Before games, he must take at least 150 jumpers to feel comfortable. “I do the exact same thing whether I’m making shots or not,” he said.There are several similarities between the Allen/Ellington routines.

Both must take a pregame nap, with Ellington’s always starting at 2 p.m. “As long as I'm in the bed the same time, it doesn't matter how long I sleep,” he said.

Like Allen, Ellington must eat the same meal before every game. For Allen, it was chicken and white rice.

For Ellington, it’s always “salmon with some brussel sprouts and pasta.”

And guess where Ellington buys it? From Grown, the organic food restaurant that Allen and his wife opened last year.

“It's near my house,” Ellington said.

The time of the pre-game shooting routine is the biggest difference between the two. Allen arrived at the arena at 3:45 p.m., before most teammates, and began shooting.

Ellington likes to wait until 60 minutes before game time “because I like to take my warmup right into the game.”

Ellington said he has never discussed his routine with Allen – the all-time leader in made threes - but Spoelsta’s comparison “is a great compliment,” Ellington said. “That means I'm headed in the right direction.”

Ellington has a theory for why he’s enjoying the best season of his career.

“I feel like this I've been even more locked in,” he said. “I've been more committed to my craft. My body feels great. I'm in the best shape I've been in since I've been a professional….

“It took time to figure out where I can get those shots at, where I can get those shots within our offense, how I can help the team in that area. Finally figuring it out and getting more and more comfortable in that role. That's why I continue to get better and better at it.”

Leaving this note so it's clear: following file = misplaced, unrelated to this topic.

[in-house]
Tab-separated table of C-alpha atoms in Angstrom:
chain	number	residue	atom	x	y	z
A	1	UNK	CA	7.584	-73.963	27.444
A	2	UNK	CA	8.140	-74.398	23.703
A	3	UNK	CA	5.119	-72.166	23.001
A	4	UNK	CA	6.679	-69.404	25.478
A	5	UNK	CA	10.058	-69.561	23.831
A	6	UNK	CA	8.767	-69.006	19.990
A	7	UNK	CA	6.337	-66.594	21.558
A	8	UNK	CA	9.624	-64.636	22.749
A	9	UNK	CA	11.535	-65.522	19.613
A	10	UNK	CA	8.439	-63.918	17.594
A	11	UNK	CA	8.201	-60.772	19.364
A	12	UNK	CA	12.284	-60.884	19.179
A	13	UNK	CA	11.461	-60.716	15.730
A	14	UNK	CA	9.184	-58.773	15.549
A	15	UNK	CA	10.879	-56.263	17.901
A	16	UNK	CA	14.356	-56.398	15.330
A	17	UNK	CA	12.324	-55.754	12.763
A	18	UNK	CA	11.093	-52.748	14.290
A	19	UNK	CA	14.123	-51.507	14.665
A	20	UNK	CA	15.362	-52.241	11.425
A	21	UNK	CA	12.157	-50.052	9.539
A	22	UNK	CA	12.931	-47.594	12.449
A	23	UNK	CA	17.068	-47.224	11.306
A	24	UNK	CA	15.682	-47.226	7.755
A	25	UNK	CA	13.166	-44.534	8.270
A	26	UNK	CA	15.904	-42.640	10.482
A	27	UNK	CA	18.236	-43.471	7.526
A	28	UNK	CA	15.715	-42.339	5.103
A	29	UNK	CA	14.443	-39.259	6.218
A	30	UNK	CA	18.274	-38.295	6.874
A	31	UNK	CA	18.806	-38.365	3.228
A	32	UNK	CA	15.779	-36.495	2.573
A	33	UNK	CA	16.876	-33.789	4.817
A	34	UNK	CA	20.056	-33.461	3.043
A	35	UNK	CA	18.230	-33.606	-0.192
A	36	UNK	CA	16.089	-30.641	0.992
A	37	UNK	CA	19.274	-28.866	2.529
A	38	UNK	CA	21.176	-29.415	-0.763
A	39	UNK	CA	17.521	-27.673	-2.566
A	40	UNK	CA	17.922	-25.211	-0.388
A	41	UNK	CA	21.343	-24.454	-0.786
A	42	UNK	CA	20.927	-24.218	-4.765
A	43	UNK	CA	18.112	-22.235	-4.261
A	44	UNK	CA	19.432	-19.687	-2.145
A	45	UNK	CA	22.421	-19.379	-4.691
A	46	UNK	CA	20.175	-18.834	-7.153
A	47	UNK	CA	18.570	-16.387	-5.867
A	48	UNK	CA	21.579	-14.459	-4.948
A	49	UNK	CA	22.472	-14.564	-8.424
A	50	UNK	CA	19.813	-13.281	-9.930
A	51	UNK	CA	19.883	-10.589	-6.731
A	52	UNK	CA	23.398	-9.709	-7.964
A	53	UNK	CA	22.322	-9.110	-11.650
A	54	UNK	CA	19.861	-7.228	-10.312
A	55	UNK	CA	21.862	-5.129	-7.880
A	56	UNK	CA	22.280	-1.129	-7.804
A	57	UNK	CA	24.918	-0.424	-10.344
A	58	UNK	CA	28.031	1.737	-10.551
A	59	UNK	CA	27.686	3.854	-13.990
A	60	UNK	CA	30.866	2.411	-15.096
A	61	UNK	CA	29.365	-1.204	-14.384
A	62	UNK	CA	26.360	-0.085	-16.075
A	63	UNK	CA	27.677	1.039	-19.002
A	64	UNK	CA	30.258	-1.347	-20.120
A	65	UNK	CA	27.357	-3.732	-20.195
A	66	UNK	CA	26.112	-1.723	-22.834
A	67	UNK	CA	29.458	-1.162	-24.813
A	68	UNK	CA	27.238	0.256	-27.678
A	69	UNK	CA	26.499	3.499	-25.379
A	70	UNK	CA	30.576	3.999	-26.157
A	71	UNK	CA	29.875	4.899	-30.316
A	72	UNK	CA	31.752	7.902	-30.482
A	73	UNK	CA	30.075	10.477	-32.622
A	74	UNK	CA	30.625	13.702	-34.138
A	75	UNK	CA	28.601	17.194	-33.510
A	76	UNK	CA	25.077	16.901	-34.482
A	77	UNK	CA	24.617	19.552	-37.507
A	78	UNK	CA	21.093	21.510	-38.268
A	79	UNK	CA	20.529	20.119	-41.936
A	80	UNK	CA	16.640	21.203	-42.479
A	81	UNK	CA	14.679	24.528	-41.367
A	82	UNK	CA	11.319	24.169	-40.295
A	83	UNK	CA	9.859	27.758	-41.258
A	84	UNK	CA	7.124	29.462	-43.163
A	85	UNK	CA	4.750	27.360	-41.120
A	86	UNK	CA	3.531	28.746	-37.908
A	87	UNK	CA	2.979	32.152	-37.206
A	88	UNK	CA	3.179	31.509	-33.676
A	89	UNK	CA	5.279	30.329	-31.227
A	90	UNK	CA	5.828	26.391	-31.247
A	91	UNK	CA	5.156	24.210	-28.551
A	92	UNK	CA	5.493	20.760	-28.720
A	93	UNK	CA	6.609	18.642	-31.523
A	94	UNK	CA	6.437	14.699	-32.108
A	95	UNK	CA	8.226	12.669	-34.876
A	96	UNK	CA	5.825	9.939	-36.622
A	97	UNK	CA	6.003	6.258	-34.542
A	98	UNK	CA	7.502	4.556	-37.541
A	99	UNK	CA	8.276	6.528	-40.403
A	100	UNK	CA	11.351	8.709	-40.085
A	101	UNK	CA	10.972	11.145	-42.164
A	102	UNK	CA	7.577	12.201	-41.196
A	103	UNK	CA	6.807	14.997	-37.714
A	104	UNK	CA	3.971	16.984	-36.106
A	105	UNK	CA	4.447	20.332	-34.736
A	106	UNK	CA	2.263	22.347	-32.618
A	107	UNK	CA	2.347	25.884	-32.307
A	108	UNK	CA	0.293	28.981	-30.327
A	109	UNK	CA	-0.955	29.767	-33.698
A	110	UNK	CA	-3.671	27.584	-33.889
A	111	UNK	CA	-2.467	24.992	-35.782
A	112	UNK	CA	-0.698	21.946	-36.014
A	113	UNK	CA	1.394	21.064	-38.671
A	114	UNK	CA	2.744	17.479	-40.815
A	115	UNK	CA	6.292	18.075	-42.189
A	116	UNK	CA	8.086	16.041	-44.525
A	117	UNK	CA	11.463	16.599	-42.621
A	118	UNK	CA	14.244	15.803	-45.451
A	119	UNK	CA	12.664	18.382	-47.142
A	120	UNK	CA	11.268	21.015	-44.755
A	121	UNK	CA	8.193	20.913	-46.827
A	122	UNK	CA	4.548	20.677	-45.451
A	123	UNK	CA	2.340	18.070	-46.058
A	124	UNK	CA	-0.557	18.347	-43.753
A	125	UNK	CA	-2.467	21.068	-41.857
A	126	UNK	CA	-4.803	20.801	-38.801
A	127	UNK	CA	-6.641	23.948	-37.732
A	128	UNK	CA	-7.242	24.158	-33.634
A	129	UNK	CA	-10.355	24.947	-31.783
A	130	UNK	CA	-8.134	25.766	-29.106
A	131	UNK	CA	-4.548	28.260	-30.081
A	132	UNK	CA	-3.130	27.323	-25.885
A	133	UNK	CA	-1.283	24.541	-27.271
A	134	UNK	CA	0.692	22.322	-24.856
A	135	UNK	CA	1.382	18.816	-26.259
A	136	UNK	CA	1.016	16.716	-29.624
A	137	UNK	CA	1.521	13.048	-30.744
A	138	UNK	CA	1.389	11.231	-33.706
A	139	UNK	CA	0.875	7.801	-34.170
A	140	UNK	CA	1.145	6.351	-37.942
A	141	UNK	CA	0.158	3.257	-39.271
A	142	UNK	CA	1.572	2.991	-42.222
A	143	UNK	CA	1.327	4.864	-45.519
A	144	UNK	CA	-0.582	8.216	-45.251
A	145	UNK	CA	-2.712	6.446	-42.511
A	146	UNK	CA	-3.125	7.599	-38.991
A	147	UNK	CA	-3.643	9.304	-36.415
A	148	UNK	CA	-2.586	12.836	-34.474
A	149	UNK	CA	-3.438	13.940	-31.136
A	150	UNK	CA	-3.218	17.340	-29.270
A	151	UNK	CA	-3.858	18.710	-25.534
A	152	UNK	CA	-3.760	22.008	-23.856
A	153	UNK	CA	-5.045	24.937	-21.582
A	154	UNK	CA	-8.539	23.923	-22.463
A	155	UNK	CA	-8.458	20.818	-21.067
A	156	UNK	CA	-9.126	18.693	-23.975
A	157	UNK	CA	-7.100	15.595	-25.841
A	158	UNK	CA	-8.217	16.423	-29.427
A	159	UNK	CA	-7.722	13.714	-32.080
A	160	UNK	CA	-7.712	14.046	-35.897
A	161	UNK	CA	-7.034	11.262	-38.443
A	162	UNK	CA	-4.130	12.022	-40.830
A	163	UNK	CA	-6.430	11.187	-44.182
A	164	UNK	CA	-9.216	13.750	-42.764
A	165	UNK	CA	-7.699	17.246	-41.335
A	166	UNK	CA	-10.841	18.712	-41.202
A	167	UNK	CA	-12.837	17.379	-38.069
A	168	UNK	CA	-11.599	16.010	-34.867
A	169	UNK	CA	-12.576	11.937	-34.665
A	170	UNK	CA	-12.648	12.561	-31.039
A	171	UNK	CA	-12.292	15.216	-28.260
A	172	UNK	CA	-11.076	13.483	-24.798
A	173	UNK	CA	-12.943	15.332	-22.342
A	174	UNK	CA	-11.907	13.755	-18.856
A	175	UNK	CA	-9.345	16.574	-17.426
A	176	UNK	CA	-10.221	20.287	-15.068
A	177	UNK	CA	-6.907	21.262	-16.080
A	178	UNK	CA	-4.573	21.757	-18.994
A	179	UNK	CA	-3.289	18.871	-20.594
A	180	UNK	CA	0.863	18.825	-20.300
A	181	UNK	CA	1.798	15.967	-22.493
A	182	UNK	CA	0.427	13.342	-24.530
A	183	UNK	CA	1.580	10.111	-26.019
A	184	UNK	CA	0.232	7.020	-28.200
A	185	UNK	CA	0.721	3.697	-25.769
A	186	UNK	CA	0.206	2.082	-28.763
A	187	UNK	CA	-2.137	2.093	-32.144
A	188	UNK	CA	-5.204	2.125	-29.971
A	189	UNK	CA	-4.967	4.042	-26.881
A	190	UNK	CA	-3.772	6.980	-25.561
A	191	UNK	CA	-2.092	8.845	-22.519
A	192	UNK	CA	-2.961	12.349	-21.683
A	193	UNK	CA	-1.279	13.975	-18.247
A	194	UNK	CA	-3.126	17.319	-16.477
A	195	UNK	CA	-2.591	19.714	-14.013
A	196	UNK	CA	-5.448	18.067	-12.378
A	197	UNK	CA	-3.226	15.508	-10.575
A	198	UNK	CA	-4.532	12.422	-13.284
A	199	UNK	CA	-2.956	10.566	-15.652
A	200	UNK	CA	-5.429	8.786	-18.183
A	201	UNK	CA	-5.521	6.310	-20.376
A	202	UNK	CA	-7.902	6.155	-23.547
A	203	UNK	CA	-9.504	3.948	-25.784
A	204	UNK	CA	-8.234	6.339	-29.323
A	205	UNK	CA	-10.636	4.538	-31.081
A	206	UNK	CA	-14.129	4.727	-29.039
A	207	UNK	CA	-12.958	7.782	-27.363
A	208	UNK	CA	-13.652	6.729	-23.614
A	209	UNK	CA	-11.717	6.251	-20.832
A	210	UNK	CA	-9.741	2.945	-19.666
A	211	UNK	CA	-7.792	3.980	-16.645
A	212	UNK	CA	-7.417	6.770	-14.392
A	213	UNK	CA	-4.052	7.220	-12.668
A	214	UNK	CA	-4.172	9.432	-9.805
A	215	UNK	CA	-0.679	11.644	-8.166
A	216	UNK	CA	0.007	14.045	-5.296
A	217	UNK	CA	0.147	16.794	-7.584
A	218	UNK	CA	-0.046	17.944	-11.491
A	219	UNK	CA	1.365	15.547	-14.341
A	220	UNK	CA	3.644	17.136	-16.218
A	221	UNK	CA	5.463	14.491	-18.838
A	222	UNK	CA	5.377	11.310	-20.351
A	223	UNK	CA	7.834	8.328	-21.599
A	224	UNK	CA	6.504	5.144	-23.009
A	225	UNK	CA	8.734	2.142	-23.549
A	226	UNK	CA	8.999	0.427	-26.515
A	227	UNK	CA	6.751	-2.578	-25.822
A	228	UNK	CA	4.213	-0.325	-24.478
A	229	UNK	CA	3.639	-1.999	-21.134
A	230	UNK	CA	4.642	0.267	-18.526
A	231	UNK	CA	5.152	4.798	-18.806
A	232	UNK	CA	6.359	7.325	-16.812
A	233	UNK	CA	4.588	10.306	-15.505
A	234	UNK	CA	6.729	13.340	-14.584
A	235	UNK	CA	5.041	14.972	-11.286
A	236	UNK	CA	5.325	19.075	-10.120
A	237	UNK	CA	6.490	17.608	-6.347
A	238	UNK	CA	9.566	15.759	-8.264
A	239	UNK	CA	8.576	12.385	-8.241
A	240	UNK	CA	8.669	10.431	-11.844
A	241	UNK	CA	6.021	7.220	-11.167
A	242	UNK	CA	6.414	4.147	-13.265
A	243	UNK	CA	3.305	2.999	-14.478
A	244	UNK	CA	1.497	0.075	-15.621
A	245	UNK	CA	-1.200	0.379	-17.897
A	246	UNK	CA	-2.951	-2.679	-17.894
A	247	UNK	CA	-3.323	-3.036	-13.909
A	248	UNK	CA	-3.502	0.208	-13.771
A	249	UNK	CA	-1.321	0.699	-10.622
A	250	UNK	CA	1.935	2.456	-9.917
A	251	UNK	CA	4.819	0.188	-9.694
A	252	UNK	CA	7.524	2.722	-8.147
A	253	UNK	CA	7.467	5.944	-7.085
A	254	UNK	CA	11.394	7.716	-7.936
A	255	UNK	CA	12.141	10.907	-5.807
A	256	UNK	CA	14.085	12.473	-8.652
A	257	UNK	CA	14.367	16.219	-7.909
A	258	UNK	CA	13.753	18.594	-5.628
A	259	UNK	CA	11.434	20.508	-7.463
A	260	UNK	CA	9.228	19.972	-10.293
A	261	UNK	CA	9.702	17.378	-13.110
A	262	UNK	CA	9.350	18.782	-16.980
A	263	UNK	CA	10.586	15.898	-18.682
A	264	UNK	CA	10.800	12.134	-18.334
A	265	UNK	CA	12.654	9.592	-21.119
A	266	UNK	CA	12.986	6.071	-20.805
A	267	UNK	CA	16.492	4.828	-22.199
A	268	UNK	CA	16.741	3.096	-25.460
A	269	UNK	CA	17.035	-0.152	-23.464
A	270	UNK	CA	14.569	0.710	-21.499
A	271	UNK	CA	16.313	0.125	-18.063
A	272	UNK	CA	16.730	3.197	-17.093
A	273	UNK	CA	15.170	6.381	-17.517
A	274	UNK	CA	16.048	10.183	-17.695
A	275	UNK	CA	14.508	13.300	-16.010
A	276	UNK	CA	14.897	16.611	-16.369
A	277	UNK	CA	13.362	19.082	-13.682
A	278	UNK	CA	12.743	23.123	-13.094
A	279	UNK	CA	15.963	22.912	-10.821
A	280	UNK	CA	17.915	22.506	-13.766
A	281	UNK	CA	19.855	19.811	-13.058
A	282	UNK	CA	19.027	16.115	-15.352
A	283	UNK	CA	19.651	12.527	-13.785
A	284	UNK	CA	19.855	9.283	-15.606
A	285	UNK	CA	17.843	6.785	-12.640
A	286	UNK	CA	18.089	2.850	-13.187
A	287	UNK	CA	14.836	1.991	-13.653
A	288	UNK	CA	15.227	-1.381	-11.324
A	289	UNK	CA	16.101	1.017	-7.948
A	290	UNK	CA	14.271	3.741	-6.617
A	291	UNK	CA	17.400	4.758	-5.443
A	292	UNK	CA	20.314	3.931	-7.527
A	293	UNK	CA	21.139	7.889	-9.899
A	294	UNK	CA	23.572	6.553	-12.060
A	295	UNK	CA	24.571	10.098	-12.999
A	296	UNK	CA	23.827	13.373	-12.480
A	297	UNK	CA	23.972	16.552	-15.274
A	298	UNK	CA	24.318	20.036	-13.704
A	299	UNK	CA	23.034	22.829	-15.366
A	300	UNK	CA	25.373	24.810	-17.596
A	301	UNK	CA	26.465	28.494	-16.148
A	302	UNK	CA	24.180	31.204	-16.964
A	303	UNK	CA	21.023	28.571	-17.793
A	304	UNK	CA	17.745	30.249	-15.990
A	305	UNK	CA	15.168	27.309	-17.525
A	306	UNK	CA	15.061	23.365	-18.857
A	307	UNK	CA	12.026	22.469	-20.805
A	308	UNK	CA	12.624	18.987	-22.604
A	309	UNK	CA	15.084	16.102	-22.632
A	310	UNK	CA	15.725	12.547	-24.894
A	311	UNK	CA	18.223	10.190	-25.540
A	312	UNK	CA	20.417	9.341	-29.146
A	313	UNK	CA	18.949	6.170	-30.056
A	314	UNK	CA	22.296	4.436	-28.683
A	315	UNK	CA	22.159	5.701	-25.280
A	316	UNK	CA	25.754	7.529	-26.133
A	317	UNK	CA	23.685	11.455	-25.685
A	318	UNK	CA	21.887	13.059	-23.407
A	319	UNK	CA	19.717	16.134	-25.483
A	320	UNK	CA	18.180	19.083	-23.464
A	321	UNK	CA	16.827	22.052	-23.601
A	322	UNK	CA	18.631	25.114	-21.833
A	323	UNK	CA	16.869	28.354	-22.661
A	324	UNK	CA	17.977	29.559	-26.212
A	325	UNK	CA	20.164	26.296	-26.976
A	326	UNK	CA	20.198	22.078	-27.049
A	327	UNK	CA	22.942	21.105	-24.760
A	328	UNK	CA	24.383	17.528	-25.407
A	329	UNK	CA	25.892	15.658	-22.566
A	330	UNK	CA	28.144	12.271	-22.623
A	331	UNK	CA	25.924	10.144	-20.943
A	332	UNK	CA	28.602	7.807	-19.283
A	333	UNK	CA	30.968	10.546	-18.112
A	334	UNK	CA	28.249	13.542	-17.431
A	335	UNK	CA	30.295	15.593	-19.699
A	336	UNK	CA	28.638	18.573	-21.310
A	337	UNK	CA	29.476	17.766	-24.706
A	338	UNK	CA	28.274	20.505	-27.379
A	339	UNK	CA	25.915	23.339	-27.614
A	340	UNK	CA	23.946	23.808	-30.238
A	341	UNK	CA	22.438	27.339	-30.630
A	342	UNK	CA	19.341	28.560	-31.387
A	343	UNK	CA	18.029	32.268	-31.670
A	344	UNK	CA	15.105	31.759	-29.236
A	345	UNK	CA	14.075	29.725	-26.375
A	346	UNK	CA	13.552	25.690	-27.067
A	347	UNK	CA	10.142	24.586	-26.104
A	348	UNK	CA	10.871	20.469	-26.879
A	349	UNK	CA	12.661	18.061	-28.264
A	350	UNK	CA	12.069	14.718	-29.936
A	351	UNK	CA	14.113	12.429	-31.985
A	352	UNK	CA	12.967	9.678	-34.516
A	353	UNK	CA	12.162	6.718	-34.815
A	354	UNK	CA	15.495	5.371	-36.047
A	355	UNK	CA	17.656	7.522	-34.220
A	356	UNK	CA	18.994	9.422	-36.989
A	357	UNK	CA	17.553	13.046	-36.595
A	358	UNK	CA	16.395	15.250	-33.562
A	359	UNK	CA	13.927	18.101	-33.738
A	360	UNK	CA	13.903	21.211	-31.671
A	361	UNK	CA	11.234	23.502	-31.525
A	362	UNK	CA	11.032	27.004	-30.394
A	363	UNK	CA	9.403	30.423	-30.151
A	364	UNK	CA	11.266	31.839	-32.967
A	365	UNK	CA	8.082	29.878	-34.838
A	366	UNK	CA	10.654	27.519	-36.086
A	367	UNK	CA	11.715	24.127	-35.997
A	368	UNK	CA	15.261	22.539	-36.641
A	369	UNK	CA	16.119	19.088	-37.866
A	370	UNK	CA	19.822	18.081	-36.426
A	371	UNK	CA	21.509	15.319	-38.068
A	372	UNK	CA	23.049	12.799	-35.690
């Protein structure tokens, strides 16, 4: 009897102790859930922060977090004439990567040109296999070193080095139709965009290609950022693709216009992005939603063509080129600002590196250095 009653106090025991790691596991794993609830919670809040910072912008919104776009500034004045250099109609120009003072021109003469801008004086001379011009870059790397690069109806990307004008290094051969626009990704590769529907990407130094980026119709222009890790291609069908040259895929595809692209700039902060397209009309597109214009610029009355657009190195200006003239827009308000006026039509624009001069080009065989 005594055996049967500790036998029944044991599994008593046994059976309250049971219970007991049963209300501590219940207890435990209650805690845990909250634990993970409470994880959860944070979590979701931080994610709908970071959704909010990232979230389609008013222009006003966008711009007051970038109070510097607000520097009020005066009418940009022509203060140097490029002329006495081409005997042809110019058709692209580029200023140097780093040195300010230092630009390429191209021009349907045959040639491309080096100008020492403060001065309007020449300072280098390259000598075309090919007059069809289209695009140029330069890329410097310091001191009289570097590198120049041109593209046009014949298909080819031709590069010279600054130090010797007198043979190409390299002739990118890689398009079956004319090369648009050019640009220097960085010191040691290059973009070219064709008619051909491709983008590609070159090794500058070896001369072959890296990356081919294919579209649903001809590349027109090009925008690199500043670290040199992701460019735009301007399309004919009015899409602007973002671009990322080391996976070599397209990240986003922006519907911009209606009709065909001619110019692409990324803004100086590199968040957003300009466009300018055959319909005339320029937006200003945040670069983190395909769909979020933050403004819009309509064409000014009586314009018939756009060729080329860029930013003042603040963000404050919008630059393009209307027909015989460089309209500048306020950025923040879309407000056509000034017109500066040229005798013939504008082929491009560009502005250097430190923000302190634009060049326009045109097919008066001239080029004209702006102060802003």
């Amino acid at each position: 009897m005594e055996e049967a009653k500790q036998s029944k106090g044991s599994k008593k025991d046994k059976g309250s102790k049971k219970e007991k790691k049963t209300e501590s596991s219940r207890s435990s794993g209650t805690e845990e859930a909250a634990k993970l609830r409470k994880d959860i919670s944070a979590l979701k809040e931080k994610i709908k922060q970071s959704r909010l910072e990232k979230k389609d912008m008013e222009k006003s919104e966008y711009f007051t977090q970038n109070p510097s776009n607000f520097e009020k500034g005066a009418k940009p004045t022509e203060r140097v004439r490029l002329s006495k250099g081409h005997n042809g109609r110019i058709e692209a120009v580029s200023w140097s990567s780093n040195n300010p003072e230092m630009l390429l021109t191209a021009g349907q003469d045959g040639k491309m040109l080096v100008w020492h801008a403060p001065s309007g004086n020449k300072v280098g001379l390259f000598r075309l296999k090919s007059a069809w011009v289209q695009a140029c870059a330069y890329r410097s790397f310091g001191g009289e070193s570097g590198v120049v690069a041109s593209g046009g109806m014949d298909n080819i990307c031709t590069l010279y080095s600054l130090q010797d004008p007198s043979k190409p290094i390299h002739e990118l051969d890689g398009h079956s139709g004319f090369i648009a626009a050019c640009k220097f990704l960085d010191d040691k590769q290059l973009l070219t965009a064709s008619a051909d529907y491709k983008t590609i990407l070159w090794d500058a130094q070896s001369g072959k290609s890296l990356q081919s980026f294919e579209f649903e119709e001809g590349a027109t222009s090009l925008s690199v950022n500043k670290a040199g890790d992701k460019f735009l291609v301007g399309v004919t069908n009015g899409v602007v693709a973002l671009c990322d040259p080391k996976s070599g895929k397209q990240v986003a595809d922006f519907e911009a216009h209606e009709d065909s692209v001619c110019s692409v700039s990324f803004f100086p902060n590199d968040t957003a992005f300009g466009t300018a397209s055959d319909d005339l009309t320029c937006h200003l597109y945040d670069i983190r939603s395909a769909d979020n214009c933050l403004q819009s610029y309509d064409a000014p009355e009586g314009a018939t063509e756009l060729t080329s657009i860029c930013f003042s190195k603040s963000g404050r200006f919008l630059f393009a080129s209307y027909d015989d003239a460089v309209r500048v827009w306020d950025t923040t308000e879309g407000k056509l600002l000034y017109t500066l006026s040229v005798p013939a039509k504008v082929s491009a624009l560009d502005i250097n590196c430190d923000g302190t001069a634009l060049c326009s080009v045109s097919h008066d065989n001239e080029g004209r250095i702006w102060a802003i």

Even with a desire to maximize cap space this summer, guaranteeing Ellington’s $6.3 million salary for next season by the July 7 deadline will be tempting for the Heat.

"It's a great luxury for us on several different levels," Spoelstra said of what Ellington offers. "One, he's ignitable, so he can go on a run, where it's two, three, four in a row. That can change the momentum of a game just like that.

"Secondly, he's always in somebody's game plan now, so that does create space unto itself. But, also, thirdly, it adds to our menu. So we're not just pick-and-roll dominant.”

• The Heat held its annual family festival outside AmericanAirlines Arena on Saturday, with a $554,245 check presented to the team’s charitable fund. Players and coaches mingled with fans, though Waiters was unable to attend because of the injury.

"We're 20 years later, made over $10 million over the last 20 years that we could give back to the most needy families in South Florida," said Chris Riley, wife of Heat president Pat Riley.

Riley, who always attends these events, couldn’t on Saturday because he was scouting the NCAA Tournament.

“He’s doing what he does – looking for talent to make us better,” Chris Riley said.